Nature of the Industry, market and buyer behavior
In starting any case analysis discussion on industry, it is noteworthy and important to distinguish the particular industry where the company or companies involved are part of. We would briefly state the profile of the companies and proceed onwards.
Frito-Lay is a division of Pepsi-Co. Inc. It is a highly profitable enterprise with an operating profit of $1.63 billion of net sales in 1996. It is also an integral part of Pepsi-Co. Frito-Lay contributes 31 percent of Pepsi Co’s net sales and 60 percent of its operating profit.
The company is also a growing company with an annual growth rate of 13 percent for the 5-year period from 1991-1996. (Kerin, 1999, p. 237)
Borden Foods with its brand Cracker Jack is one of the two industry leader in the Ready to Eat caramel popcorn category. It is owned by Kohlberg Kravis Roberts & Co which purchased the company for $1.9 billion dollars in 1994. It was widely known for its dairy products before it divested from such an industry. Today, prior to any acquisition, Borden Foods makes pasta, soup mixes, and bouillons, snack foods, consumer adhesives, and industrial adhesives, coatings and resins. It’s recorded net sales is $5.8 billion dollars. (Kerin, 1999, p. 241)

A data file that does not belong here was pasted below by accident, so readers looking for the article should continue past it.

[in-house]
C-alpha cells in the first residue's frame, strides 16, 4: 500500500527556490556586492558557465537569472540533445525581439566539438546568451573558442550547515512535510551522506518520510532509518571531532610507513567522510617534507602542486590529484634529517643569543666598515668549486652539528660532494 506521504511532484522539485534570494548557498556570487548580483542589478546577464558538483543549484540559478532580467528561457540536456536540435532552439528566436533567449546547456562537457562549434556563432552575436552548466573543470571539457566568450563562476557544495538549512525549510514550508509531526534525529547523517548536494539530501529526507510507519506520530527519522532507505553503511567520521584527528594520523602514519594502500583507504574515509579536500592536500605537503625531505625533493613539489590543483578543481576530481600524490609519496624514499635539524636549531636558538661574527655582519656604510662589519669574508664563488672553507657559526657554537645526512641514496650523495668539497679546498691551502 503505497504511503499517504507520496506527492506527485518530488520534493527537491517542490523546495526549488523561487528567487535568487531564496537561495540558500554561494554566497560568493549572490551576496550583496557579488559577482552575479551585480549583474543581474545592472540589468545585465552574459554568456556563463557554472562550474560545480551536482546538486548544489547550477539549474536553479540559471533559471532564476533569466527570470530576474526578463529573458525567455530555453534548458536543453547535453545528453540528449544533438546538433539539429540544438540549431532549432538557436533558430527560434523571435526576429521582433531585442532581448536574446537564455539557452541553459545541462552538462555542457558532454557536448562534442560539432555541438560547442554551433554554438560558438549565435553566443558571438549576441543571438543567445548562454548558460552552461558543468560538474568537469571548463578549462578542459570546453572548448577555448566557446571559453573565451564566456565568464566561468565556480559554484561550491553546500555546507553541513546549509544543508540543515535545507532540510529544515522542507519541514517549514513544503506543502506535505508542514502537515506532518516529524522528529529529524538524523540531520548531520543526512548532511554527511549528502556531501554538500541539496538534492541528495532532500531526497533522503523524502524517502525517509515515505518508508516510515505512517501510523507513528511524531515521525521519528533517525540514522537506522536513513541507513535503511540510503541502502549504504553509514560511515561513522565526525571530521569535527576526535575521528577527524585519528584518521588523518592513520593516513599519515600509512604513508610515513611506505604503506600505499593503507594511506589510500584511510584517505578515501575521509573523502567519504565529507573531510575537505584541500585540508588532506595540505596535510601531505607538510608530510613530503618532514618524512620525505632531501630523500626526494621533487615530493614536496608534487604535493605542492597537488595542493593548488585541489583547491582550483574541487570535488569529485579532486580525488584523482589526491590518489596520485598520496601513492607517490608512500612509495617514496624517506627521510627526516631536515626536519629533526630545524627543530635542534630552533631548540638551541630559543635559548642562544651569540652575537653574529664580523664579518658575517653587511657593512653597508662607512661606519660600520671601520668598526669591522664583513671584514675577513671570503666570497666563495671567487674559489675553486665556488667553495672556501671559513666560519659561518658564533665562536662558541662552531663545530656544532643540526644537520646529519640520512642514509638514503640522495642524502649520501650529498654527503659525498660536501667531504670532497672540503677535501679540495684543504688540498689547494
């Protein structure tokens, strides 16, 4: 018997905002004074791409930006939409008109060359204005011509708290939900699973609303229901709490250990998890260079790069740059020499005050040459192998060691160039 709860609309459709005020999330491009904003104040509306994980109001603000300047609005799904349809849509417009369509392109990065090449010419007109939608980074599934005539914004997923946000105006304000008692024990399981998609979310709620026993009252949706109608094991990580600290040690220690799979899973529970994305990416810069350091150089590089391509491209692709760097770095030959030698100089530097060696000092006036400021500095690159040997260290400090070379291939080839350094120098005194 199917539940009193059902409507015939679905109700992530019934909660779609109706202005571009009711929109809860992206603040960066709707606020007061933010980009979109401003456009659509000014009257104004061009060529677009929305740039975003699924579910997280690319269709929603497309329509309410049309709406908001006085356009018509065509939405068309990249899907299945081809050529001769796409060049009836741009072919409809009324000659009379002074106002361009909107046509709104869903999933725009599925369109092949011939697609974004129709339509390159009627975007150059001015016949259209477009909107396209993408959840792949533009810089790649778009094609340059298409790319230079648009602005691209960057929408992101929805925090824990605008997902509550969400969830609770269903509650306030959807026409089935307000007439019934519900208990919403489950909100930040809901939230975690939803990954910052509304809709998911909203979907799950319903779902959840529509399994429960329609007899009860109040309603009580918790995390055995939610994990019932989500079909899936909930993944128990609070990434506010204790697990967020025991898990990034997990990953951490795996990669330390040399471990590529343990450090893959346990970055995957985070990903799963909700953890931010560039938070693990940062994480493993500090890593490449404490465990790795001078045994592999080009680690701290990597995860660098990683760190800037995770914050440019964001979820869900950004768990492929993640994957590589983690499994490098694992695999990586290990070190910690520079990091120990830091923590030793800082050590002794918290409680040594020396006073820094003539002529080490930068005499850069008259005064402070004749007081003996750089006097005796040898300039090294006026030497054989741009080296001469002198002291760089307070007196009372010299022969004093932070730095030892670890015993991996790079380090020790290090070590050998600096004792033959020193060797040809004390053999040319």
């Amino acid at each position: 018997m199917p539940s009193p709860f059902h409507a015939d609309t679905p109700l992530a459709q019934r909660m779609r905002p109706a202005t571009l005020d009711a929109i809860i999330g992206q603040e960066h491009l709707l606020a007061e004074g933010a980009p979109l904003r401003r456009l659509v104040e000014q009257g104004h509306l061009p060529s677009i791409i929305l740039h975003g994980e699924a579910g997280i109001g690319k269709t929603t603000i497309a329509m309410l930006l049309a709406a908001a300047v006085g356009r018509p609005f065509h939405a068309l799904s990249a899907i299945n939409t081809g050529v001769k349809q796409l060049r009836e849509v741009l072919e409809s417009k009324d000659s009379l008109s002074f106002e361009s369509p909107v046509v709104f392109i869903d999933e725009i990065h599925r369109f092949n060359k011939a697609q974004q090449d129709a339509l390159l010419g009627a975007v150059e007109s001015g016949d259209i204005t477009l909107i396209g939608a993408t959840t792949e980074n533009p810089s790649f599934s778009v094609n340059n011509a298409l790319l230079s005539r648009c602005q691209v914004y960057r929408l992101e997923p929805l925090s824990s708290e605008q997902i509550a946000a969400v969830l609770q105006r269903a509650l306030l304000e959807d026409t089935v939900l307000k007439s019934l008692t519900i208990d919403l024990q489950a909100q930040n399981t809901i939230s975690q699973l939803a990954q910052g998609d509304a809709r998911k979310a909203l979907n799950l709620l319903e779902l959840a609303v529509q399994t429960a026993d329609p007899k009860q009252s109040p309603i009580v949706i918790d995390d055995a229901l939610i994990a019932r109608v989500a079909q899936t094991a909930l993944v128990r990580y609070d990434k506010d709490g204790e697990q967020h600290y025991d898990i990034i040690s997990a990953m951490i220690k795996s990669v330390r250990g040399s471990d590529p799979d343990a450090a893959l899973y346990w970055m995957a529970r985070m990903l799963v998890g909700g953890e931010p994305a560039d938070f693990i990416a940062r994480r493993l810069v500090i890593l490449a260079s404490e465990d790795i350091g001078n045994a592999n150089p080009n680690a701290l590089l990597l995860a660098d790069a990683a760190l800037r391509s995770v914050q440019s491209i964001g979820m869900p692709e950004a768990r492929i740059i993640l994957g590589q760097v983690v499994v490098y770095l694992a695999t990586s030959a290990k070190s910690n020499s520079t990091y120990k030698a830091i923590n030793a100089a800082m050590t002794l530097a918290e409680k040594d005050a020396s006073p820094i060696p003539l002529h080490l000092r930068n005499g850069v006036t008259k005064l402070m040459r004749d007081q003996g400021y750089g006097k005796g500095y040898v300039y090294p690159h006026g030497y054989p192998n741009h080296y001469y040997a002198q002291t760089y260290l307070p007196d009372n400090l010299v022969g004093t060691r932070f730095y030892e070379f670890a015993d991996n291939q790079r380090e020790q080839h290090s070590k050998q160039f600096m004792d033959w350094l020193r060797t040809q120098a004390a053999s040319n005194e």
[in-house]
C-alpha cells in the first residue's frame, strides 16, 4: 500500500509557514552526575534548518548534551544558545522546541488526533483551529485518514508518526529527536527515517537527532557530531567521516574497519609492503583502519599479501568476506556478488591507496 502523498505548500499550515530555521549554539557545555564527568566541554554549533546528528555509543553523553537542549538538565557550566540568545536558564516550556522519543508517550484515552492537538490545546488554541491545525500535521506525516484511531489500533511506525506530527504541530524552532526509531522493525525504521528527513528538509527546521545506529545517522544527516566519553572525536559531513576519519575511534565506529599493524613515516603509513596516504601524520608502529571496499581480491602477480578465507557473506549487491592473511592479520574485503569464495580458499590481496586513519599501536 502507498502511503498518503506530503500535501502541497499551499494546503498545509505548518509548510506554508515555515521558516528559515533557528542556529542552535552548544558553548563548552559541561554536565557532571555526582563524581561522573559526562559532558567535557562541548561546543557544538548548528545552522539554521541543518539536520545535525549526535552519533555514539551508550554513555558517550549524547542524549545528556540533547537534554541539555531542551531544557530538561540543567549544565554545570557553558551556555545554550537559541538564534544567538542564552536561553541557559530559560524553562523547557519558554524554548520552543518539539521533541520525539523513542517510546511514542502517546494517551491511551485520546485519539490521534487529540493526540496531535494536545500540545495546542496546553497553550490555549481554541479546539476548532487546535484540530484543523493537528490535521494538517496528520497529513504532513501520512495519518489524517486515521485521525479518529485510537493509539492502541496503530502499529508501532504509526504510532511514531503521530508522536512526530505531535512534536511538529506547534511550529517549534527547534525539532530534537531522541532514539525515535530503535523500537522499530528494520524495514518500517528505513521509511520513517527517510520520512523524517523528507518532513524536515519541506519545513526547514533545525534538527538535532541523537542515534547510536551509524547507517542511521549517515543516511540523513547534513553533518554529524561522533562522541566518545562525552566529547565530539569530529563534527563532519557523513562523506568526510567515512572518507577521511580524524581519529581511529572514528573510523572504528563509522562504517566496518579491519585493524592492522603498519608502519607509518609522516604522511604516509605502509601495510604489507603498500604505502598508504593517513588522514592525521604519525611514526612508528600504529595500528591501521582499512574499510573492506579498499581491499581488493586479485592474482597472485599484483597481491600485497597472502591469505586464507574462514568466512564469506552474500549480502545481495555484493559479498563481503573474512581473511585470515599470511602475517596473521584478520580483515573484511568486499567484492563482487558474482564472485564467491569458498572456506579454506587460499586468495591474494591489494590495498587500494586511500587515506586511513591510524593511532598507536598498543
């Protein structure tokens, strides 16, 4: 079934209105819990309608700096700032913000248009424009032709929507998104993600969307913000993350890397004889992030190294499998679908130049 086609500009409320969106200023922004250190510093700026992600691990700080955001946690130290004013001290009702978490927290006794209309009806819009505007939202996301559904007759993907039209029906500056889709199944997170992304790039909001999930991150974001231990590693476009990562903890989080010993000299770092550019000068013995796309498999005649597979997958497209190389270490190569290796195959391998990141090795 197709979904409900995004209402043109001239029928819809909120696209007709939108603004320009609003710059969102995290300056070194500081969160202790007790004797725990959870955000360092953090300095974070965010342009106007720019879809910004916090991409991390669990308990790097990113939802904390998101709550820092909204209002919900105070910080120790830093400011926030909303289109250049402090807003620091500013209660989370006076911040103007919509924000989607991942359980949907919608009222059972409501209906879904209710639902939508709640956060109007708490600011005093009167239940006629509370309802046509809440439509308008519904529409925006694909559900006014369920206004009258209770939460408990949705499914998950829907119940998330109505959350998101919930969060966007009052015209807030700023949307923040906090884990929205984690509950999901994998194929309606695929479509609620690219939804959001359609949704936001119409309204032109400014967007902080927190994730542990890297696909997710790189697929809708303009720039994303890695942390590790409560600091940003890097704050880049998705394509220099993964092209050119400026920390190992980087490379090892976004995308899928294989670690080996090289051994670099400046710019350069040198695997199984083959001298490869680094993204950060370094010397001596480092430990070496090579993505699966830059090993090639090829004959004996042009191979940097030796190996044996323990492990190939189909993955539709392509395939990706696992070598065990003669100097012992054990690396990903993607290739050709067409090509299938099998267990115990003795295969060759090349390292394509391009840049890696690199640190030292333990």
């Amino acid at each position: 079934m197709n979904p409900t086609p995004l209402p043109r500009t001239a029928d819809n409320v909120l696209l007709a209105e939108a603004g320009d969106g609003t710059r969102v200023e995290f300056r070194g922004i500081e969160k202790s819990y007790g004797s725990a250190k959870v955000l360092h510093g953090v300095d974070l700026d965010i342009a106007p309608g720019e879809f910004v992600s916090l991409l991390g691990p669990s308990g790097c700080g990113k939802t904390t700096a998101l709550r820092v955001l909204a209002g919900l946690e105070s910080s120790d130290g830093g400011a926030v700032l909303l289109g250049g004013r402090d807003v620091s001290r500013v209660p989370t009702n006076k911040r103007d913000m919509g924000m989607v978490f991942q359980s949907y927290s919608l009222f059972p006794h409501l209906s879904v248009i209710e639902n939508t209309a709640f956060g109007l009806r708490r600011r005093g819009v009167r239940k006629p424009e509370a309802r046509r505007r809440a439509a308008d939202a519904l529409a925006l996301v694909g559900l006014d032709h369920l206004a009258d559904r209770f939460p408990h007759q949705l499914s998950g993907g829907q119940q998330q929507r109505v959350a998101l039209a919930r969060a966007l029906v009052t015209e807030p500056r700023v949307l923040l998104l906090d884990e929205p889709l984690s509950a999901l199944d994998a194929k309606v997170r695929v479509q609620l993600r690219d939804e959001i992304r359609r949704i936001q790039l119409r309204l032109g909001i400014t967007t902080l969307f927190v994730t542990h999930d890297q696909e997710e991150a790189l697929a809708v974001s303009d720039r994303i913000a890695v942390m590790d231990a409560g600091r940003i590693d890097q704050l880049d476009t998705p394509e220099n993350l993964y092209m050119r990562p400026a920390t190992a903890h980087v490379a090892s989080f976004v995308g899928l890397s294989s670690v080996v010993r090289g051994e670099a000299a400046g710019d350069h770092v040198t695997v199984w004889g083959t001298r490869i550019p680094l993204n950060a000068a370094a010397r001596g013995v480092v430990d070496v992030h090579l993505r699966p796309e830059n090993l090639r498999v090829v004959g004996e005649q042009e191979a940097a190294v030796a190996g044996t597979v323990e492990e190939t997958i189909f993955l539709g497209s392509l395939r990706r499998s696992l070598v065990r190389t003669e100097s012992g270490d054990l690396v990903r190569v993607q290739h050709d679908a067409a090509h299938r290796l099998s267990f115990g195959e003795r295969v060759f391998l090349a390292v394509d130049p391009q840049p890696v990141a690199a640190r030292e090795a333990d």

From the nature of these two companies, it is easy to recognize that they are involved in different industries. Frito-Lay is a part of Pepsi-Co which is in turn also involved in the Beverage or Soft Drinks Industry. Borden Foods on the other hand is involved in food and even in industrial supply industry.
In relation to our topic of acquisition efforts regarding Cracker Jack, both companies are involved in the Snack Food Industry. More particularly the companies are or will be engaging in the Ready-to-eat (RTE) popcorn segment.